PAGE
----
It seems that the best public servants are often the best listeners. So why is listening so low on the list of attributes that we look for in our politicians?
Rather than lauding good listeners, we organize political debates to praise the candidates who demonstrate the most eloquence and poise. Then we parade them in front of cameras like beauty contestants to judge whether they are fashionable, photogenic and charming enough to meet our progressive standards and, rather comically, whether they “look presidential” enough. Moreover, of course, our favorites are almost always those who have the strongest political agendas, the most creative platforms, and the most innovative ideas.
Seldom do we seem to care how well our candidates have polished their listening skills, however. Moreover, in my view, that is a big mistake. A good listener does not just impatiently remain silent while rehearsing the speech he will make as soon as a conversational opening arises. Nor does he vigilantly wait to pounce on flaws in the speaker’s arguments.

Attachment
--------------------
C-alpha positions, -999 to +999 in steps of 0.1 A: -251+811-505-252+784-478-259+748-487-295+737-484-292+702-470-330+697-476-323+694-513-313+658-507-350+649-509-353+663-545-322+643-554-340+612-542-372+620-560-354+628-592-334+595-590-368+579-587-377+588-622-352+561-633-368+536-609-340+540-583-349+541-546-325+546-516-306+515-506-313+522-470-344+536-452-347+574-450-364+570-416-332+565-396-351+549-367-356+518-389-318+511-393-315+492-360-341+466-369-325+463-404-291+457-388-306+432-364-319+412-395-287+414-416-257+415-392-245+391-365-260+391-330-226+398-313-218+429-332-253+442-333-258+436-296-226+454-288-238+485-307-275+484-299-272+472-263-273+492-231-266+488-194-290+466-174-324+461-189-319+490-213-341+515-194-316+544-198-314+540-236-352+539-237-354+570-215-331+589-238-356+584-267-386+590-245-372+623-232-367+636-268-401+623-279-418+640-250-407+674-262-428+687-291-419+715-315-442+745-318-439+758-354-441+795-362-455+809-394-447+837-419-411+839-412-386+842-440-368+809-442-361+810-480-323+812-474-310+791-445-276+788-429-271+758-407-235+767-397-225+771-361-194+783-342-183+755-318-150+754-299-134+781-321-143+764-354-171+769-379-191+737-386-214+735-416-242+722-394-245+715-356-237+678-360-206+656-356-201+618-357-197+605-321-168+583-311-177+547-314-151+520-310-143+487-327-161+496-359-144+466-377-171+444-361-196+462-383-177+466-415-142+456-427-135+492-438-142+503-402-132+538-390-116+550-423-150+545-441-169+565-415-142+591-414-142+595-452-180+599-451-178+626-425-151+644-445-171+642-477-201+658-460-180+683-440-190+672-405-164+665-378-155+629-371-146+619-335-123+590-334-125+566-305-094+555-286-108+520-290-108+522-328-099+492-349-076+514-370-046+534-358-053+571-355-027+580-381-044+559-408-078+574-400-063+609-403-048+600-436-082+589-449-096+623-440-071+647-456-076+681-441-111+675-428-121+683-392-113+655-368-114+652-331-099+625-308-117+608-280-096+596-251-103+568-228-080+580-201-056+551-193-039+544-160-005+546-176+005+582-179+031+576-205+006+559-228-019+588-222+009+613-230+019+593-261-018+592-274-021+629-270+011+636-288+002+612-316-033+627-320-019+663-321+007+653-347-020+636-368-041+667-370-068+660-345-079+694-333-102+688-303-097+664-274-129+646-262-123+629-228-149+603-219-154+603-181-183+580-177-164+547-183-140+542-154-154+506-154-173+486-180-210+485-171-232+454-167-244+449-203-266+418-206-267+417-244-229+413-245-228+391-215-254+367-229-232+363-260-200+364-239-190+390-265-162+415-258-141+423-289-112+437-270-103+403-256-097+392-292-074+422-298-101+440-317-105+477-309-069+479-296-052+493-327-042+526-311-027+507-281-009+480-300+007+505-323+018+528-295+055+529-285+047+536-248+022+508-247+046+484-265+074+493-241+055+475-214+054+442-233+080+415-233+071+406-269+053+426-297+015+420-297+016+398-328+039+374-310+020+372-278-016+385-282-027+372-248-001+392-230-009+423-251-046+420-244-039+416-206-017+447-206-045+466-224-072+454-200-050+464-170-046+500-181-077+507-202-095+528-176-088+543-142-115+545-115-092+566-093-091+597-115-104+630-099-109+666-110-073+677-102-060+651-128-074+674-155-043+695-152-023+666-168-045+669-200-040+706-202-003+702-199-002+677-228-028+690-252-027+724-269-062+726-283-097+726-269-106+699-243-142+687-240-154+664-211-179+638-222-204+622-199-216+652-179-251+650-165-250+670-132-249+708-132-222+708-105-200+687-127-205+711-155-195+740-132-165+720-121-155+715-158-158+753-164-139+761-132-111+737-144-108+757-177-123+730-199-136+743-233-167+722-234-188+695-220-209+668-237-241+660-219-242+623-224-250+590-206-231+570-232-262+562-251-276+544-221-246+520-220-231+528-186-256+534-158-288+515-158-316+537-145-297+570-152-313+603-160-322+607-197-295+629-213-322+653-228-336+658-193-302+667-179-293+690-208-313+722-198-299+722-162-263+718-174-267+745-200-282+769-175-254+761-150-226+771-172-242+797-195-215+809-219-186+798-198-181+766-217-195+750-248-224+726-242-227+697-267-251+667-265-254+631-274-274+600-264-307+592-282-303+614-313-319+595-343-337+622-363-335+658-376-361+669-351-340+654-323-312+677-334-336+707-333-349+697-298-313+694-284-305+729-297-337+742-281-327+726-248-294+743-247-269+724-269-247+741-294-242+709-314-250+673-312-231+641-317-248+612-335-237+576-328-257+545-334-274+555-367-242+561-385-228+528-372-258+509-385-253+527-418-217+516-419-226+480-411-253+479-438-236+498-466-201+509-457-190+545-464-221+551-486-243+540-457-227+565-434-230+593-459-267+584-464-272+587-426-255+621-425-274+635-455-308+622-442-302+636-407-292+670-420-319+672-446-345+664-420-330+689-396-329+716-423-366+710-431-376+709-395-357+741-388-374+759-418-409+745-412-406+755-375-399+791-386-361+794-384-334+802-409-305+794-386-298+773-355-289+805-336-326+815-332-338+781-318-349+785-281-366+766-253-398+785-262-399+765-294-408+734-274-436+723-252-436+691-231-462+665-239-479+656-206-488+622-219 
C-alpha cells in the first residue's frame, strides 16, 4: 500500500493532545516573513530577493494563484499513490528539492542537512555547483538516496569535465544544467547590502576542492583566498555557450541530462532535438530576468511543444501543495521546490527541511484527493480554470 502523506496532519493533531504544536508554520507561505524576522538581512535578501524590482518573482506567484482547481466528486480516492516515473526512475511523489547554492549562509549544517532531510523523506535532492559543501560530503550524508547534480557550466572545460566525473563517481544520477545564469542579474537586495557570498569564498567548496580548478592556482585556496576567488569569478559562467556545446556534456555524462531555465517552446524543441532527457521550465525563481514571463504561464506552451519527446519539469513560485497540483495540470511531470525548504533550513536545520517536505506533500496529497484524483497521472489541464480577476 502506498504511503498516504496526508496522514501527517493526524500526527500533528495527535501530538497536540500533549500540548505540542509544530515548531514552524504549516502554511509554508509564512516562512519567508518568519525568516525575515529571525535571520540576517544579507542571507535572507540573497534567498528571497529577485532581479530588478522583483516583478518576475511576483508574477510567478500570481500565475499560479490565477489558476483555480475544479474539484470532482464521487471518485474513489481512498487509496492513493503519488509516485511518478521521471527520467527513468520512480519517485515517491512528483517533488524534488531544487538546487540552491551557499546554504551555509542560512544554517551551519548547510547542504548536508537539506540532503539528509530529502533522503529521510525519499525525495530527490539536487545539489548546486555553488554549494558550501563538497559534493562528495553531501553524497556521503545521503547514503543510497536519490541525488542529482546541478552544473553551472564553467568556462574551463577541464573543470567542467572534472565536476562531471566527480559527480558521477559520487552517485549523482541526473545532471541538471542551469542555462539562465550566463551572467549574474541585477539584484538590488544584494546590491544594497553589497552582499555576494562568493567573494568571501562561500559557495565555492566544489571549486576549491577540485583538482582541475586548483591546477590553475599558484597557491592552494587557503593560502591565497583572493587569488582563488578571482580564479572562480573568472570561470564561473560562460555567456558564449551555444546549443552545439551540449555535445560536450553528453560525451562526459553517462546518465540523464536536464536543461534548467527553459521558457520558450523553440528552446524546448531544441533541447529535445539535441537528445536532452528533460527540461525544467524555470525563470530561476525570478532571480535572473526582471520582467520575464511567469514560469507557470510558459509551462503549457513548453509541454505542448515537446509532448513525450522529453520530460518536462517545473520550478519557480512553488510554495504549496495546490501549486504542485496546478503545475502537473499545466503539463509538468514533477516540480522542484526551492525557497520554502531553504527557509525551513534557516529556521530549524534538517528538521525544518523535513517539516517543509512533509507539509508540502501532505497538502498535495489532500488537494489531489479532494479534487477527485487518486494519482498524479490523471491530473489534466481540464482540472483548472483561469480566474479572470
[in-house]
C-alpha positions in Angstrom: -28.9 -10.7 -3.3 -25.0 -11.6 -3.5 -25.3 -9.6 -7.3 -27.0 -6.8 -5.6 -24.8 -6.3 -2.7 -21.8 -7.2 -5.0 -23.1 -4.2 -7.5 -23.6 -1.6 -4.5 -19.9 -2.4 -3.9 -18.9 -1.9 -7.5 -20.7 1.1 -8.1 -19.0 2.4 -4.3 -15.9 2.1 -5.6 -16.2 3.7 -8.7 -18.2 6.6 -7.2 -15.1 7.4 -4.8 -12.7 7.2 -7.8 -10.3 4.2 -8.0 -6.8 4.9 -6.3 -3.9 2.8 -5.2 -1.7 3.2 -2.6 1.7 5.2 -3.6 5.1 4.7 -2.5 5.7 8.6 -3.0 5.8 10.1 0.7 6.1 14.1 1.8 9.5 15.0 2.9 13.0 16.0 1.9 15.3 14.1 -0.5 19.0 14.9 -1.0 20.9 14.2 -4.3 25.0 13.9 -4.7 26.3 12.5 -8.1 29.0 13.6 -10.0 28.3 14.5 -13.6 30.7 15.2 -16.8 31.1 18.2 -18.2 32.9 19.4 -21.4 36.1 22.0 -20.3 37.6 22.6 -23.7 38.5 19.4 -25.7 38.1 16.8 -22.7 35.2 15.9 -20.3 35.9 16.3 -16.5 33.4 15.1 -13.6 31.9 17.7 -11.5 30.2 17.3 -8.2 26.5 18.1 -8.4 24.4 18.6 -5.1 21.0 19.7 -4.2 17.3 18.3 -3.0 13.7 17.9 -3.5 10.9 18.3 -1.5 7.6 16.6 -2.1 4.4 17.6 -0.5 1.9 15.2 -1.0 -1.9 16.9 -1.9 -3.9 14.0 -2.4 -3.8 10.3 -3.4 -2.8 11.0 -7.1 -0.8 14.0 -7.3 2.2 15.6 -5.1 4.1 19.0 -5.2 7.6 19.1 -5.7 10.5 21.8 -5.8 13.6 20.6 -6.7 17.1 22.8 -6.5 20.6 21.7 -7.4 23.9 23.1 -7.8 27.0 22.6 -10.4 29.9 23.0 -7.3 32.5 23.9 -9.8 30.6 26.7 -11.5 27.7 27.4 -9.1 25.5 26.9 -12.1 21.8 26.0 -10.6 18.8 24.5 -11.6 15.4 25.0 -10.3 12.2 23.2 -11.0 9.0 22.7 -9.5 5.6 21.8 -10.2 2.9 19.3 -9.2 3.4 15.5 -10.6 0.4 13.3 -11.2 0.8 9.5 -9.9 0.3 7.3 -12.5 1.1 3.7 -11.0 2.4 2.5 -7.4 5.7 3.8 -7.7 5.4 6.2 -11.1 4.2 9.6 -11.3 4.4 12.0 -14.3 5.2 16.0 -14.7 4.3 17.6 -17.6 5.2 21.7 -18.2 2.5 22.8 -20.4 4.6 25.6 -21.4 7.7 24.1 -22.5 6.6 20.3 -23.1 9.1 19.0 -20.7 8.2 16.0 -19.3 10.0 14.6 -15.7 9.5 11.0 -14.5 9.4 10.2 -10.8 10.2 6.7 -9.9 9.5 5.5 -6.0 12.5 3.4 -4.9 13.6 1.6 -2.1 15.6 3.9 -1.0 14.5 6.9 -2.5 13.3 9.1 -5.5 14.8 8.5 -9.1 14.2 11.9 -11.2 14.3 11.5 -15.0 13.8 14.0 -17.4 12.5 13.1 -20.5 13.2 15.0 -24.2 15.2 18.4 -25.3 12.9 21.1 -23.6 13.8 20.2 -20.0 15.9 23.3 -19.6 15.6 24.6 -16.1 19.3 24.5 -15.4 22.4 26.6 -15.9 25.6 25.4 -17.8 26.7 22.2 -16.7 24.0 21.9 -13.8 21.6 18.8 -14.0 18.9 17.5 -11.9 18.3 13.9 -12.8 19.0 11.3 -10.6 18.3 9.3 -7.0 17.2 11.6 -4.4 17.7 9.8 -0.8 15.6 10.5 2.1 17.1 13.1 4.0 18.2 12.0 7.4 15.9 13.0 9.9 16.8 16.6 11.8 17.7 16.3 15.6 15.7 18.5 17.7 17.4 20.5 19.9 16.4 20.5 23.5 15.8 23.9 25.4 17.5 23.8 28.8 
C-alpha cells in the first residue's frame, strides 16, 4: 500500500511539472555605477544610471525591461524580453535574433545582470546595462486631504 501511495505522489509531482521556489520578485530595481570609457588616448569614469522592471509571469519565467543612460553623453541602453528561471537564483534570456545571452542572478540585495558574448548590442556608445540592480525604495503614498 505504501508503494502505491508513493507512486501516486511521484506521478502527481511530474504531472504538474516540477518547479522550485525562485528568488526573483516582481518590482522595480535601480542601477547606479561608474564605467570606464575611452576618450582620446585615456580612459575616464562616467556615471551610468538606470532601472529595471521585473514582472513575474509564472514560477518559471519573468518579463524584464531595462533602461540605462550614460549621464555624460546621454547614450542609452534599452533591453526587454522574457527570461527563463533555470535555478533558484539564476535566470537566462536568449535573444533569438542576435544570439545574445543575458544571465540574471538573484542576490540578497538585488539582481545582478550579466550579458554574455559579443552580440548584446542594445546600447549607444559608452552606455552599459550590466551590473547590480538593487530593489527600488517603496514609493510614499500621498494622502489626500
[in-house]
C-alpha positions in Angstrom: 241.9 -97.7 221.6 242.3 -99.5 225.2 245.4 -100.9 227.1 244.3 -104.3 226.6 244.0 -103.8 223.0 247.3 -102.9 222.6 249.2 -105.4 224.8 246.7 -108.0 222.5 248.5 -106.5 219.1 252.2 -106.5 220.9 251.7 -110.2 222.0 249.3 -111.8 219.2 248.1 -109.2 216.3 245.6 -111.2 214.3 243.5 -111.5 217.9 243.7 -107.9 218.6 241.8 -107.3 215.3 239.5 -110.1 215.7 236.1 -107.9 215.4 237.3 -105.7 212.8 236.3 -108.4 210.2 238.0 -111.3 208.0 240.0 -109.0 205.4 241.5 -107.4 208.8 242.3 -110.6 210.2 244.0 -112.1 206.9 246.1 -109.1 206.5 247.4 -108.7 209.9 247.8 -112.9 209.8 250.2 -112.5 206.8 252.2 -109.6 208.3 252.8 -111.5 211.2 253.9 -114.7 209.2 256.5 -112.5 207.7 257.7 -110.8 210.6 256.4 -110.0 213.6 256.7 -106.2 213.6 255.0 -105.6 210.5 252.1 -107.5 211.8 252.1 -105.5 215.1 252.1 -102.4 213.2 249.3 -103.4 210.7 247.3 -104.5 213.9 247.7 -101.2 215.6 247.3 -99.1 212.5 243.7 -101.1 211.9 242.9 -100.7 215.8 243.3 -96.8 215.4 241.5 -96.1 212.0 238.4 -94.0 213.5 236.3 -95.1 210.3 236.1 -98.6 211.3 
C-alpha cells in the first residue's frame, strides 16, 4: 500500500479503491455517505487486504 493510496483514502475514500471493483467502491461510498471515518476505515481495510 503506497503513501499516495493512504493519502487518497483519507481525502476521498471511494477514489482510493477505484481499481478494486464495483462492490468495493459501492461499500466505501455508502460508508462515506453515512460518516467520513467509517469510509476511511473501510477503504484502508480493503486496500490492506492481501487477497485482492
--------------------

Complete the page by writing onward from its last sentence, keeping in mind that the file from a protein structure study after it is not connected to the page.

Instead, a good listener genuinely desires to understand the speaker’s perspectives on an issue. Then he goes out of his way to walk a mile in the speaker’s shoes before rendering a decision, to see and experience the problem in the same way that the speaker does. A good listener asks thoughtful questions and is motivated by bona fide curiosity rather than hostility or cynicism.
Likewise, effective public servants care less about looking good or being heard than finding the best solution for all involved. Good servants are far less concerned about being right than getting it right. Consequently, they develop the habit of listening empathetically to everyone’s views, examining problems from as many angles as possible, then synthesizing the information obtained to arrive at solutions designed to benefit as many stakeholders as reasonably possible. The art of listening is not an easy skill to master, but for public servants, it is a crucial one.
To contact Mayor Woodbury, you can email him at firstname.lastname@example.org.